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Involuntary Bankruptcy

Involuntary Bankruptcy in Boca Raton, FL

Are you being forced into bankruptcy?

The U.S. bankruptcy system allows for something called involuntary bankruptcy. This happens when one or more creditors file for a debtor's bankruptcy rather than the actual debtor. This means that a person who has defaulted on his or her debt can actually be forced to enter into the bankruptcy process. This tactic is usually only used by creditors when they believe that the debtor actually has an ability to pay but simply is not doing so. For this reason, involuntary bankruptcy is typically reserved for businesses and wealthier individuals. Involuntary bankruptcy filings can only initiate Chapter 7 or Chapter 11 bankruptcies, according to the U.S. Bankruptcy Code (11 USC §303).

Our law firm, Alan J. Fisher, PA, provides legal support for individuals and small businesses that have been targeted with involuntary bankruptcy. We know that being forced into such a major financial move can be earth-shattering, which is why we are here to help! With the assistance of our Boca Raton bankruptcy lawyer, you might be able to get your bankruptcy case dismissed and your legal costs and/or damages paid for by the creditors that entered the filing. If you do end up having to go through with a bankruptcy, we can assist you in navigating the process.

How does involuntary bankruptcy work?

After creditors file a petition for involuntary bankruptcy for a debtor, the debtor is given a certain amount of time to file a response. A failure to respond will result in the bankruptcy case being allowed to proceed. If the debtor does respond, a hearing is scheduled and both sides get the chance to present evidence as to why the involuntary bankruptcy should or should not be allowed. If the judge decides to approve the case, the debtor must go through with the bankruptcy.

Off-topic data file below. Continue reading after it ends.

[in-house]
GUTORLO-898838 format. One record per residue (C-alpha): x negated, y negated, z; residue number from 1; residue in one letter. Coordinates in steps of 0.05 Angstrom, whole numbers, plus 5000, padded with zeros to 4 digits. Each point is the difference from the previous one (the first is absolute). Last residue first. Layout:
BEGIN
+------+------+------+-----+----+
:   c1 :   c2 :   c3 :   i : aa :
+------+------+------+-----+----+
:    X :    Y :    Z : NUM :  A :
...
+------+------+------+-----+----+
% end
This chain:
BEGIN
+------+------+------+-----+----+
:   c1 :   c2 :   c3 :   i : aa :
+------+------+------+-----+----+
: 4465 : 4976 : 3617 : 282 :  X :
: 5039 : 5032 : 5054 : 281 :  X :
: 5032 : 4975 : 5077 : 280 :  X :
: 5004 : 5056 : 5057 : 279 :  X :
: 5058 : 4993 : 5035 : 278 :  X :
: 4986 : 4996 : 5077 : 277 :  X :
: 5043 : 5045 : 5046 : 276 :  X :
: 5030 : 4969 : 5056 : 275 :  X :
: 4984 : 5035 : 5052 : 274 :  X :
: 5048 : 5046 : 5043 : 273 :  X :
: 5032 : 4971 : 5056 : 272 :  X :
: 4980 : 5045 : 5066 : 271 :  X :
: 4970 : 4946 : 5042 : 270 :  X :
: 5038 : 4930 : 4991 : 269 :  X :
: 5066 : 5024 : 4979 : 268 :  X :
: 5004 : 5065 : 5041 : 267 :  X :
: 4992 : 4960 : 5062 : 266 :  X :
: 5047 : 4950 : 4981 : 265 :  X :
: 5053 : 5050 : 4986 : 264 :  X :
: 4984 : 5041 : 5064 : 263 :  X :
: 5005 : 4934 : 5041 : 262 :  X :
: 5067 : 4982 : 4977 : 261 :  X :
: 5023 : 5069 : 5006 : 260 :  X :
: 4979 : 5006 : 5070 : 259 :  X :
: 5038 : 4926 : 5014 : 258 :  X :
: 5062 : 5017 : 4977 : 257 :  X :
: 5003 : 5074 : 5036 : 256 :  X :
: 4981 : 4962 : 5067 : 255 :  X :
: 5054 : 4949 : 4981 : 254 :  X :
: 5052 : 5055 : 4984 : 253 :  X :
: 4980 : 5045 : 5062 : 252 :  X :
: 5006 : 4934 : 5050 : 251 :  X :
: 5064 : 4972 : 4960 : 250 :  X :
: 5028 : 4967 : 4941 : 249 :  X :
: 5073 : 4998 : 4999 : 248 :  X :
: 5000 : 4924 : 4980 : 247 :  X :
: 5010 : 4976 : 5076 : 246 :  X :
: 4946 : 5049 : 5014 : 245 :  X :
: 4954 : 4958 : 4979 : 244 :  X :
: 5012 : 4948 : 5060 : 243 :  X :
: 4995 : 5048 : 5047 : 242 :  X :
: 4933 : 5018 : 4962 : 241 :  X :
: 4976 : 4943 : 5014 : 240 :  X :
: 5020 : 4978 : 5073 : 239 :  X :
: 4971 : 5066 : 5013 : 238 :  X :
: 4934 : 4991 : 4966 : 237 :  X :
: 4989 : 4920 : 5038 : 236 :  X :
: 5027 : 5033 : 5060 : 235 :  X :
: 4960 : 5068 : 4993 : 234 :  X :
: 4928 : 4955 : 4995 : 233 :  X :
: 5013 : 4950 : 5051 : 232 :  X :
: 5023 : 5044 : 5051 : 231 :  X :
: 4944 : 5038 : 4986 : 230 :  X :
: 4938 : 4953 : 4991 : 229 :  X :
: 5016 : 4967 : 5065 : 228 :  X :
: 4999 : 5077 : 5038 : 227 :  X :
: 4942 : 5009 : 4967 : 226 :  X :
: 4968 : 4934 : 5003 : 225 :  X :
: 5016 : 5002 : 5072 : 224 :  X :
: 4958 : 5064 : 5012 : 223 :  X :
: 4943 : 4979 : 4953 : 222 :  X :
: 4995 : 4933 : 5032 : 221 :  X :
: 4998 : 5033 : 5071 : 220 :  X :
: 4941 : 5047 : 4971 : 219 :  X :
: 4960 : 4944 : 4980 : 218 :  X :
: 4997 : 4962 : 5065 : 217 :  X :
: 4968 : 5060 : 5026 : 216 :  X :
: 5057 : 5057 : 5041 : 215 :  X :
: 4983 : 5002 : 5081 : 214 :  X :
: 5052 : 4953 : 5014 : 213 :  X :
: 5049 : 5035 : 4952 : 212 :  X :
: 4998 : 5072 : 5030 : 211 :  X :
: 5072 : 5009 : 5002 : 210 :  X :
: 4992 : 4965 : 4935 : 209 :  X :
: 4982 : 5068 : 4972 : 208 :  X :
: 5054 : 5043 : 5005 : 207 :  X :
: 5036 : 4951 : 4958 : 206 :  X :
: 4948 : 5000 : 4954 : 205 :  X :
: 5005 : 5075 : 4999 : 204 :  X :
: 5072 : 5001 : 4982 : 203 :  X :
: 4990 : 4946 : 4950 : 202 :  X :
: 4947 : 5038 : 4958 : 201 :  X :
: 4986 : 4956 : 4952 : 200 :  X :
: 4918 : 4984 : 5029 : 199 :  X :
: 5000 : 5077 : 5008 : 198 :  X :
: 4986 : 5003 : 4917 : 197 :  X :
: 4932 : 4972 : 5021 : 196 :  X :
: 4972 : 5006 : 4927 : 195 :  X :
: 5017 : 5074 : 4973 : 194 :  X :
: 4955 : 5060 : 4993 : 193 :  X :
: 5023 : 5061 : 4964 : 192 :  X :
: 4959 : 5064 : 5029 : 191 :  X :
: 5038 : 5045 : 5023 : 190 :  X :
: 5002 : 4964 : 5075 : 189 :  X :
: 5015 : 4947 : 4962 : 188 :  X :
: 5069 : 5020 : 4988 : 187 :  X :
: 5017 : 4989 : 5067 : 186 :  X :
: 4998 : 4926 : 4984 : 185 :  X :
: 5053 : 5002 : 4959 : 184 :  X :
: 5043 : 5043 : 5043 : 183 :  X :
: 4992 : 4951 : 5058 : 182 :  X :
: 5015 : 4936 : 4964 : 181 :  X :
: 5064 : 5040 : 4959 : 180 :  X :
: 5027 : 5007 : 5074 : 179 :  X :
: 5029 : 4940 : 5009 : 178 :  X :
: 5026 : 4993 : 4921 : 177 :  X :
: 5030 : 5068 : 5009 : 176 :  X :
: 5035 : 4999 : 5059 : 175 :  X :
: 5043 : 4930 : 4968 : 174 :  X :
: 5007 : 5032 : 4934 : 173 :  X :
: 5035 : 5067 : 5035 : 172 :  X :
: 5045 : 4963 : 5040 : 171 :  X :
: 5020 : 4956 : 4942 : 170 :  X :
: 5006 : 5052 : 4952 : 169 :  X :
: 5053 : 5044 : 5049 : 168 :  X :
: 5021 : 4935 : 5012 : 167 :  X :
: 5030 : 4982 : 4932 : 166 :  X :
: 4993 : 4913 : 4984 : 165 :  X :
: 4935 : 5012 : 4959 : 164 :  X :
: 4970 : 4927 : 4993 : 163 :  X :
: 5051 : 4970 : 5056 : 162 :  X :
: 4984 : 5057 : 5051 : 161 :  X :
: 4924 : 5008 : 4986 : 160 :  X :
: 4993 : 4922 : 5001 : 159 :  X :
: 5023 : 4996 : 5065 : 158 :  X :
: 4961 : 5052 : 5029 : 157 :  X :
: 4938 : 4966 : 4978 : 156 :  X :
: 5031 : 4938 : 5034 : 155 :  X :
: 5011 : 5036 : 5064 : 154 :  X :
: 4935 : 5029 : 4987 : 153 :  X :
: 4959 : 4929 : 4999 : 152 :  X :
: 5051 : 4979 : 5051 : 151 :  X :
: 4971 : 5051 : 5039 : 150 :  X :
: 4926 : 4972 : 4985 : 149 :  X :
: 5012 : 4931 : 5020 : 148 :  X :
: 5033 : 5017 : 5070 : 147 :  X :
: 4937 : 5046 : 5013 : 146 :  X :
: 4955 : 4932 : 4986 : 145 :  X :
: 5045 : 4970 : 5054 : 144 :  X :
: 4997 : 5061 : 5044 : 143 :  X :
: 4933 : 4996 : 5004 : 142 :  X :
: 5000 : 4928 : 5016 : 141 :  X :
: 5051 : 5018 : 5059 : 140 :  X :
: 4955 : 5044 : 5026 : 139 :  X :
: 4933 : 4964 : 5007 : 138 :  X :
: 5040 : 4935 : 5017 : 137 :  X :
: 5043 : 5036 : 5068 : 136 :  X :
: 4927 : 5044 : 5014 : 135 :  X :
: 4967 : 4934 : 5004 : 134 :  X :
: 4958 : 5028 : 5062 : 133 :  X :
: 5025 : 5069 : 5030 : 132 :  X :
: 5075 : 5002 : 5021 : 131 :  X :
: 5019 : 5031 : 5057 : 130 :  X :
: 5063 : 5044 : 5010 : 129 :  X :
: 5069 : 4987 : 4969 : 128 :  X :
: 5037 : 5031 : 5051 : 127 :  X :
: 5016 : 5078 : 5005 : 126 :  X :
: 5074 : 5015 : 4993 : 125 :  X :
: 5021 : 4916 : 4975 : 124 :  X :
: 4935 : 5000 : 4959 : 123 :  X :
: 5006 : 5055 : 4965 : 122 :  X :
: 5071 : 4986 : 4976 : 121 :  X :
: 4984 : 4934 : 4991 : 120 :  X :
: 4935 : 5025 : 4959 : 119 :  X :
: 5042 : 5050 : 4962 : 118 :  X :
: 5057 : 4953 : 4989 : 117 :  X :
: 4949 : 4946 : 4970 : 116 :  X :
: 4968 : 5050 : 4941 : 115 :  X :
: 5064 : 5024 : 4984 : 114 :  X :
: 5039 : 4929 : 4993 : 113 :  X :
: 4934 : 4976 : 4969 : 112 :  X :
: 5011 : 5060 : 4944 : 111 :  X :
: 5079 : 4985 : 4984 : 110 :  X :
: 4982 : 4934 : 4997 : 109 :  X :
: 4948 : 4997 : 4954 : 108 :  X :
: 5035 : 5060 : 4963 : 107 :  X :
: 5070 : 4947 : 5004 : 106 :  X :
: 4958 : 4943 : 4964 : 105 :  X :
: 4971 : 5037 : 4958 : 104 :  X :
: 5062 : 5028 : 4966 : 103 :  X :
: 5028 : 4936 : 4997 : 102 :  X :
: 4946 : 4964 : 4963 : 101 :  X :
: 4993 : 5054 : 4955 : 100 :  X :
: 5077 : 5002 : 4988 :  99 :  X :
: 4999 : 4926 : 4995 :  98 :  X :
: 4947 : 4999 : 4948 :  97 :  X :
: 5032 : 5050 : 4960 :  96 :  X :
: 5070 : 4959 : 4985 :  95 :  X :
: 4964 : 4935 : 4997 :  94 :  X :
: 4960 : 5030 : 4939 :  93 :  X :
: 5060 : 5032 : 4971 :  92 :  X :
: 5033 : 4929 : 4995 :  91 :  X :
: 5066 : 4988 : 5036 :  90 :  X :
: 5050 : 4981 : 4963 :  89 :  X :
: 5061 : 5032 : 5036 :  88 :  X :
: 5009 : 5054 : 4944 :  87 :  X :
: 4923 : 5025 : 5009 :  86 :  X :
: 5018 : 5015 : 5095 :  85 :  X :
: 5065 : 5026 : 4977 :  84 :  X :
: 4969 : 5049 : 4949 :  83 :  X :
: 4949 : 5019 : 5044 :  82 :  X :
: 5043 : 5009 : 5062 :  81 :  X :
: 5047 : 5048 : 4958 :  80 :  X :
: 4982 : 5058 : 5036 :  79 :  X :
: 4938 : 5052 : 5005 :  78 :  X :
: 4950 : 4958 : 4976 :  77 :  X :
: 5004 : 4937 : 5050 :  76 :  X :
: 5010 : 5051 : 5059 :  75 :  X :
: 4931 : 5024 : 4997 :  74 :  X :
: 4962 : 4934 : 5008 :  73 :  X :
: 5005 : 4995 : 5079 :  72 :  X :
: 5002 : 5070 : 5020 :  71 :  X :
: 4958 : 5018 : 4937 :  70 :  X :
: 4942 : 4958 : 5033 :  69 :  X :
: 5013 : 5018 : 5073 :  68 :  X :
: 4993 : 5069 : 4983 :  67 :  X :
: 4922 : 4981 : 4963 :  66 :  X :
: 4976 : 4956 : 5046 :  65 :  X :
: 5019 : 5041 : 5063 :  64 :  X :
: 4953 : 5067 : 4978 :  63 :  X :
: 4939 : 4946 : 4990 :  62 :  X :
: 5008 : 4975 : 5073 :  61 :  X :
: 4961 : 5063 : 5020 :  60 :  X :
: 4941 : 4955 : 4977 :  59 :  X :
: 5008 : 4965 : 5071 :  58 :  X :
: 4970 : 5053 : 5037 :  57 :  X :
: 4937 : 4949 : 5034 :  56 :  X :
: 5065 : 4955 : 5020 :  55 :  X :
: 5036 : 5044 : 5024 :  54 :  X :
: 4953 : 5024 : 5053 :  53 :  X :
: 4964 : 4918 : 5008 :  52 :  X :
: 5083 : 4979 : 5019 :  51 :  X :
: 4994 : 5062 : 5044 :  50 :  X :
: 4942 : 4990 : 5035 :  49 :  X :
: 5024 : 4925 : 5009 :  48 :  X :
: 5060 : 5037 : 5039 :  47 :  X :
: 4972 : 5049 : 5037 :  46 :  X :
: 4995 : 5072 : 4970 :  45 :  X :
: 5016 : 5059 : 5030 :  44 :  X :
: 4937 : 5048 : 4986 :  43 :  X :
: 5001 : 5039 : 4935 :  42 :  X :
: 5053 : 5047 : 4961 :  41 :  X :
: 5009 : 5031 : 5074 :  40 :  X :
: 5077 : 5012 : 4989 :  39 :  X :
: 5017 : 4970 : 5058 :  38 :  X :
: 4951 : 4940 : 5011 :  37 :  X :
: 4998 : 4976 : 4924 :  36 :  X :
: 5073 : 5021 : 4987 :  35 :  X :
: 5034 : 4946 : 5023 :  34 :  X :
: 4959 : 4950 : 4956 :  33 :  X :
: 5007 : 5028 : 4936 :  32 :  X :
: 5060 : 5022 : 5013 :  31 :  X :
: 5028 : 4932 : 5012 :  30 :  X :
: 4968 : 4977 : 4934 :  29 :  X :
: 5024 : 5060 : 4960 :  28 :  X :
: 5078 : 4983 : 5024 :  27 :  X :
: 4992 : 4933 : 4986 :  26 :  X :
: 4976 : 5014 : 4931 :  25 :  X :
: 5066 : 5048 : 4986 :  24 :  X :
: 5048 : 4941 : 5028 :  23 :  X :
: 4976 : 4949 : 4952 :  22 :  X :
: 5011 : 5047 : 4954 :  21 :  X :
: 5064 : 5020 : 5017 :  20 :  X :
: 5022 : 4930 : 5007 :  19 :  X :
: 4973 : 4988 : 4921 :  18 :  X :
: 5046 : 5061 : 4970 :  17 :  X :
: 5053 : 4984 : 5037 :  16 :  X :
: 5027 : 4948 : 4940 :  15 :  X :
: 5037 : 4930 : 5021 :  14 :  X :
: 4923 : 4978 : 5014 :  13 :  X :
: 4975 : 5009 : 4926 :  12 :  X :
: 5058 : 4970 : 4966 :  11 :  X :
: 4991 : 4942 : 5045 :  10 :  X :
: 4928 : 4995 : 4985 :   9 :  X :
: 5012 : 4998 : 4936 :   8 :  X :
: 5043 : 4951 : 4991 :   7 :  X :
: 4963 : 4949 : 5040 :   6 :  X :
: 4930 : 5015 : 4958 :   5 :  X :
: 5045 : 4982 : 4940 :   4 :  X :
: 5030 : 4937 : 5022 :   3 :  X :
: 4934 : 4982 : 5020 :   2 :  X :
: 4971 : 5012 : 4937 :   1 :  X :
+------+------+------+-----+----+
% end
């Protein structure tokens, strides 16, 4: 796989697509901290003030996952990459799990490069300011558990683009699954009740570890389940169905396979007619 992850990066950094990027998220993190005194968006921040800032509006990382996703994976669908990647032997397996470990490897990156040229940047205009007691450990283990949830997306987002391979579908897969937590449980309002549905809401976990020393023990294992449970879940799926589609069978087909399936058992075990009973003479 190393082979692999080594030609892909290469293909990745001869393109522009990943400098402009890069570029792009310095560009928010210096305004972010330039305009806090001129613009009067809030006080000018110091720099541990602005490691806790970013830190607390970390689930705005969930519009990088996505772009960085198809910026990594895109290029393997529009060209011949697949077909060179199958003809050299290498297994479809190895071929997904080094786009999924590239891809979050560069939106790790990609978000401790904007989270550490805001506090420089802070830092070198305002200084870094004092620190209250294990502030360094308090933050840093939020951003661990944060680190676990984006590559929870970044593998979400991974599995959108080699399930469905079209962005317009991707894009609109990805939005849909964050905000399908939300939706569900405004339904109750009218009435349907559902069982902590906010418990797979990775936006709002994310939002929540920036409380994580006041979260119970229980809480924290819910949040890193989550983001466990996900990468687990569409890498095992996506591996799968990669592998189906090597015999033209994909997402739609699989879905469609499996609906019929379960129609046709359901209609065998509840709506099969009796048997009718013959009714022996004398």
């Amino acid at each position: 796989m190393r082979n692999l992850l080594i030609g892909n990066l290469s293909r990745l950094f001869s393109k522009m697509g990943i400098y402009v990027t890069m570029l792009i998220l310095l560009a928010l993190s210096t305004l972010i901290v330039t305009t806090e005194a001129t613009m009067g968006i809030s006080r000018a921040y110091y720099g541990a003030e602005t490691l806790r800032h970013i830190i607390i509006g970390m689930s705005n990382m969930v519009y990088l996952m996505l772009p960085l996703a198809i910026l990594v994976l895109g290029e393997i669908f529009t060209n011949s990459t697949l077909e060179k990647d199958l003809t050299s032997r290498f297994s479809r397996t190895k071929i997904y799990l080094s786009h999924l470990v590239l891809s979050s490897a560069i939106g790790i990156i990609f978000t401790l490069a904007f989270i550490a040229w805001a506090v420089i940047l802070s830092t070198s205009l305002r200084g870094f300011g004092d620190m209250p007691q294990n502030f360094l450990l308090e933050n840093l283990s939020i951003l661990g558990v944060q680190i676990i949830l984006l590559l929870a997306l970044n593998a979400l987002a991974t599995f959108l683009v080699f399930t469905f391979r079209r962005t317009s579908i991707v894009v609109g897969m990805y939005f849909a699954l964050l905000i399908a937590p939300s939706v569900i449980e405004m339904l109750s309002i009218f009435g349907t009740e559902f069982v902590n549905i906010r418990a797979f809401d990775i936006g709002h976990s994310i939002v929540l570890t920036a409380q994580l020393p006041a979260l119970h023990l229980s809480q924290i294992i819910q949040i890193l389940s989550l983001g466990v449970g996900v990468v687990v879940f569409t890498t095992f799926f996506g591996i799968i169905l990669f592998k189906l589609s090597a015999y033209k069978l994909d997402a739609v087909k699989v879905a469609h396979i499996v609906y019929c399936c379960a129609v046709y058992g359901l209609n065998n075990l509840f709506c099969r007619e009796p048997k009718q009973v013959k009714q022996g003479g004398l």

If the judge decides that the debtor has a legitimate defense, the court will end the bankruptcy case and the creditor(s) will likely be ordered to pay the debtor's court costs and attorney fees. If it is found that the petition was filed in bad faith, the creditor(s) will also be ordered to pay damages caused by the involuntary bankruptcy filing (such as loss of business) and possibly even punitive damages.

Certain criteria must be met before one or more creditors can file for involuntary bankruptcy. First of all, If the debtor has 12 or more creditors, three or more of the creditors must ban together to submit the petition, and they must have claims that cumulatively value at least $10,000 of unsecured debt (or at least $10,000 more than the amount of any related property liens, if the creditors do not waive their security).

If there are less than 12 creditors, then one creditor must meet the $10,000 threshold. Furthermore, the involuntary bankruptcy will not be able to move forward if the court discovers that there is a legitimate bona fide dispute between the debtor and the creditor, such as a dispute over the amount owed or over the debtor's actual liability.

Consult with a knowledgeable Boca Raton bankruptcy lawyer!

Attorney Alan J. Fisher has 25 years of experience practicing bankruptcy law exclusively. This makes him closely familiar with the United States' bankruptcy laws. The lawyer's extensive experience has also given him a wealth of courtroom experience.

Contact our firm so we can help you strategize your defense for involuntary bankruptcy!